John J. Randolph, Ph.D., ABPP-CN
I am truly humbled and honored to be nominated as a candidate for President-Elect of NAN. I have long considered NAN to be my professional “home,” and am excited by the possibility of leading this stellar organization. I originally attended NAN conferences as a graduate student, meeting other students and student volunteers who remain friends and valued colleagues. I am proud to be a NAN Fellow and to have served in multiple prior leadership positions in NAN, including Awards Committee Chair, Associate Editor of the NAN Bulletin, and, most recently, Program Chair for the 2020 conference (conference theme: Promoting Cognitive and Neurobehavioral Health). Regarding the latter, along with the program committee and the NAN leadership, we faced a variety of unusual challenges due to the COVID-19 pandemic, including a significant pivot from an entirely planned in-person conference to a virtual one. We ultimately crafted what I hope the membership considered to be successful virtual conference and virtual ConferenCE Collection offerings, and we were encouraged by attendance being comparable to past in-person conferences. The plentiful ingenuity from all involved allowed for a reimagining of the possibilities of a NAN conference, and I believe the lessons learned have increased my own understanding of collaborative leadership strategies in times of adversity.
More generally, I have always valued and embraced my role as a scientist-practitioner. As the owner of a longstanding lifespan clinical neuropsychological practice, I have an intimate understanding of the joys and challenges inherent to independent practice. I also maintain a strong interest in conducting clinical research through my role on the adjunct faculty at the Geisel School of Medicine at Dartmouth, and have secured research funding from the National Institutes of Health and the National Multiple Sclerosis Society. I have additionally published general audience and professional books related to the science of brain and cognitive health (more specifically, positive neuropsychology). I am passionate about applications of brain health research, which I believe is an area rich with opportunities for clinical neuropsychologists of all stripes. I also feel strongly that embracing diversity in its many forms remains essential for a vibrant and representative neuropsychological community.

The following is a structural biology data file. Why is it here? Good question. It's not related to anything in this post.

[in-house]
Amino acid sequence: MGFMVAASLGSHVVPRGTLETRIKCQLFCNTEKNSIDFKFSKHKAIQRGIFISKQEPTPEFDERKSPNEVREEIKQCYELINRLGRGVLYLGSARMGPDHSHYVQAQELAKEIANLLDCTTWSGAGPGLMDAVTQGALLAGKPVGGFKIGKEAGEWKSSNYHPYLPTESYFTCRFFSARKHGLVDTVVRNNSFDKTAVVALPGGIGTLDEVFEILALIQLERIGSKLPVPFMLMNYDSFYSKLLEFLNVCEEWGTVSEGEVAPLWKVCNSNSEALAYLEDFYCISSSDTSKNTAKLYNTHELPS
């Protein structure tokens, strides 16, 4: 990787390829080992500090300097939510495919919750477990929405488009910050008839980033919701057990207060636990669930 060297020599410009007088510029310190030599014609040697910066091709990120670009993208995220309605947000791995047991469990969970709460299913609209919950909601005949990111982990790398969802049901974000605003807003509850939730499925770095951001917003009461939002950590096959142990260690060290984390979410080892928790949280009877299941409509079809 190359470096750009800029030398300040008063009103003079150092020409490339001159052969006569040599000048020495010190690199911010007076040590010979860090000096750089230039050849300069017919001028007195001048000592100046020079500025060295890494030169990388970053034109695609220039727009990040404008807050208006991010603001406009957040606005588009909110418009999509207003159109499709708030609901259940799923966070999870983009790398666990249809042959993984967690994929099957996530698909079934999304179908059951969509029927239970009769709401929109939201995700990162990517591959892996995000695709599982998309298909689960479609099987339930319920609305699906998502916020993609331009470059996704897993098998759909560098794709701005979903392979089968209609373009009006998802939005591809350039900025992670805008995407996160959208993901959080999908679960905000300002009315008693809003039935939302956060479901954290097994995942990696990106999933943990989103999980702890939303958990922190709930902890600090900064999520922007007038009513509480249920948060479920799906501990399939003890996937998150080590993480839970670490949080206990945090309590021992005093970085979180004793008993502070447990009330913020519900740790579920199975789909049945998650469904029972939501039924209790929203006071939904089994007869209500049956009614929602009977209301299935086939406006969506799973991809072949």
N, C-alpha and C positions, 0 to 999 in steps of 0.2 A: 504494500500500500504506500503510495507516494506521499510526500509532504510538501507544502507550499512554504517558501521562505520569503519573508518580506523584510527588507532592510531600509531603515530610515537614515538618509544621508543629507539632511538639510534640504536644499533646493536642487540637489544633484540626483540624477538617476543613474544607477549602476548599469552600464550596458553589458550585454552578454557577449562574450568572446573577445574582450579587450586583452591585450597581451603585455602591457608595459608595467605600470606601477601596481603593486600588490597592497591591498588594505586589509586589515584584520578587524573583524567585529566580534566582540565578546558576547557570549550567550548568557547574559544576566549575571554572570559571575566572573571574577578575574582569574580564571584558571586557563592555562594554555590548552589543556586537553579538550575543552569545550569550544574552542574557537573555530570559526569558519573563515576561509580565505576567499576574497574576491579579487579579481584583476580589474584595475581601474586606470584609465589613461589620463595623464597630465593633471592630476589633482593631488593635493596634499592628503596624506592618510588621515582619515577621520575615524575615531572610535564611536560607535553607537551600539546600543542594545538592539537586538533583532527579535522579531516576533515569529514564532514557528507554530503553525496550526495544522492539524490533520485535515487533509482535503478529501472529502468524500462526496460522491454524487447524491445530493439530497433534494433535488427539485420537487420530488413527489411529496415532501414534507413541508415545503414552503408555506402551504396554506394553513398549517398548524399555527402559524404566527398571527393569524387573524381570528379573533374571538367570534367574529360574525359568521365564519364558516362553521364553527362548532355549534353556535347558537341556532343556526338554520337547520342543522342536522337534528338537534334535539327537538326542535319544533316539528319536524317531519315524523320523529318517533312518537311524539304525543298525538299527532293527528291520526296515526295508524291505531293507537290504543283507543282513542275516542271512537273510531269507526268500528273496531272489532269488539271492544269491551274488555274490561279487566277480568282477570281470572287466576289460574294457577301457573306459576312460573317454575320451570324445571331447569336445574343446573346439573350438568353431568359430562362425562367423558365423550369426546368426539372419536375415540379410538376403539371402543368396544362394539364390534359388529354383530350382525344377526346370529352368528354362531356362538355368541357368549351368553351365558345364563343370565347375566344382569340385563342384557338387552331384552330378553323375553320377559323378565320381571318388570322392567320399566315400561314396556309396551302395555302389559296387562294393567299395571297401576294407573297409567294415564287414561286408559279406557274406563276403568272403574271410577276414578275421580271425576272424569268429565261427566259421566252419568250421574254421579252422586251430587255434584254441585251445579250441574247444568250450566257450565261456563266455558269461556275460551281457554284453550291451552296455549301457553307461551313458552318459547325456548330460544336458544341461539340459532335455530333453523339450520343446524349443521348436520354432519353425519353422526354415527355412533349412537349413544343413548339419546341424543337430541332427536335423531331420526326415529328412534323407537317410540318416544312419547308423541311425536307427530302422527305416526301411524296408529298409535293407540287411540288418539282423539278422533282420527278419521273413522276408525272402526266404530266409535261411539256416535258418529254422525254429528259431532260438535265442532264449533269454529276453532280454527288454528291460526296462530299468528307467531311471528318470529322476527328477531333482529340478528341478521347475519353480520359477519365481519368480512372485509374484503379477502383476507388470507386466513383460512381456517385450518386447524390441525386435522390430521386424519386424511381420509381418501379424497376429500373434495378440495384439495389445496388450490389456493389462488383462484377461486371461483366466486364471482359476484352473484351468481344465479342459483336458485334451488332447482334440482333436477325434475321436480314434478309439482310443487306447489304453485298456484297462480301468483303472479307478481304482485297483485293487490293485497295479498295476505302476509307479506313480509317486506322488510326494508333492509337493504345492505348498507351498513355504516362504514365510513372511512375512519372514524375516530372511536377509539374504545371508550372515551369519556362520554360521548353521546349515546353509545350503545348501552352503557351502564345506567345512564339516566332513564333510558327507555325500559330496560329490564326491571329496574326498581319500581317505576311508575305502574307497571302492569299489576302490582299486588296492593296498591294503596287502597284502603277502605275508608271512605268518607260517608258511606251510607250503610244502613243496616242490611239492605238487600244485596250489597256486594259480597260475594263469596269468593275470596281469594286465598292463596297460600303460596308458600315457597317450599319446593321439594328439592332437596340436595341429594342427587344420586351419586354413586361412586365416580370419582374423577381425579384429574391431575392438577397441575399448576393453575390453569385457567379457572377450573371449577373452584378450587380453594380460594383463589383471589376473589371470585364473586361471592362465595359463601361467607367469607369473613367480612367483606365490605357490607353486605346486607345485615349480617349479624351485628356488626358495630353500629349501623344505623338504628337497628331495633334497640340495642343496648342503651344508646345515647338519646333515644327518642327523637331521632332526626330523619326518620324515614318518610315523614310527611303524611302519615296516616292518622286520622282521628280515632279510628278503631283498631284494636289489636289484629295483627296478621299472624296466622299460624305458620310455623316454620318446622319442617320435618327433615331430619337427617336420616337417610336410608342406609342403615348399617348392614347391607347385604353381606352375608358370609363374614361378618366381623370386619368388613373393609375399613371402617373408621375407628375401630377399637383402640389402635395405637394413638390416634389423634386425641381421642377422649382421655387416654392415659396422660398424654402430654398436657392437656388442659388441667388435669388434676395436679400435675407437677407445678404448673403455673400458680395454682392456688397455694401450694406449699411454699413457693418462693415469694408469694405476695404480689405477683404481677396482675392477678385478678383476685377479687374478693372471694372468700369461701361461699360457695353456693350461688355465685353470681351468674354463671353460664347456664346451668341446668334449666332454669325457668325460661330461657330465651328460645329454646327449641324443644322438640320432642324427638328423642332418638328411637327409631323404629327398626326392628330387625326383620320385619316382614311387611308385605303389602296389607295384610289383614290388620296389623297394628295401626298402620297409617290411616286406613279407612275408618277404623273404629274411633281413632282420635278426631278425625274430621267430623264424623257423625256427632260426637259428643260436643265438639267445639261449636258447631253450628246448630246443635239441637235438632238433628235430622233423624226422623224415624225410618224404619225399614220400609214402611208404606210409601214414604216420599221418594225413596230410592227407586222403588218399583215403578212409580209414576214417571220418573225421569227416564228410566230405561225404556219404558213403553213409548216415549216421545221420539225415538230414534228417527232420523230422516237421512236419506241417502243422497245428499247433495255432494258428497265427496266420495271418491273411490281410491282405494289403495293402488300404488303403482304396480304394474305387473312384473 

NAN is a remarkable organization with a storied history and a bright future. If elected, I will strive to engage the membership, encourage growth and innovation, and strengthen connections with allied associations and the general population. I would consider it a great privilege to guide NAN’s trajectory toward a vision of neuropsychology that embraces all members and plays an active role in broader society
Dr. Randolph is a member of the following organizations:
- National Academy of Neuropsychology (Fellow)
- American Academy of Clinical Neuropsychology (Member)
- International Neuropsychological Society (Member)
- Society for Clinical Neuropsychology/APA Division 40 (Member)
- New Hampshire Psychological Association (Member)
Candidate Positions on the Issues:
How does your background qualify you for this office?
First, as I describe in more detail in my Candidate Statement, I have been involved with NAN in multiple leadership roles over the course of several decades. My initial leadership role within NAN was as Awards Committee chair, followed by serving as Associate Editor of the NAN Bulletin. More recently, I served as Program Chair for NAN 2020, which, confronted by the challenges of the pandemic, required significant coordination among the NAN leadership, Program Committee members, and invited speakers to actualize a virtual conference and subsequent ConferenCE Collection offerings. This experience also provided me with a deep understanding of the importance and logistics of coordinating multiple NAN committees for a common cause—an essential component of the presidential role. More generally, I have attended and/or presented at most NAN conferences over the past 25 years and am proud to be a NAN Fellow.
In addition, I previously served in multiple leadership positions in the New Hampshire Psychological Association, including as NHPA President. During my presidential term, I spearheaded the first formal strategic planning initiative in NHPA history, which helped guide NHPA toward more consistent community and legislative involvement and a boost in membership. My NHPA colleagues and I also engaged with our state legislature to successfully enact legislation re-establishing an independent licensing and regulatory psychology board in New Hampshire for the first time since 1997. I had previously served a multiyear term as APA/NHPA Public Education Coordinator. In that role, I helped lead NHPA to implement various public education initiatives across the state and lobbied at our nation’s capital for increased reimbursement and improved access to psychological services for four consecutive years. All told, I believe that my regional and national leadership experiences have prepared me well to serve as NAN President.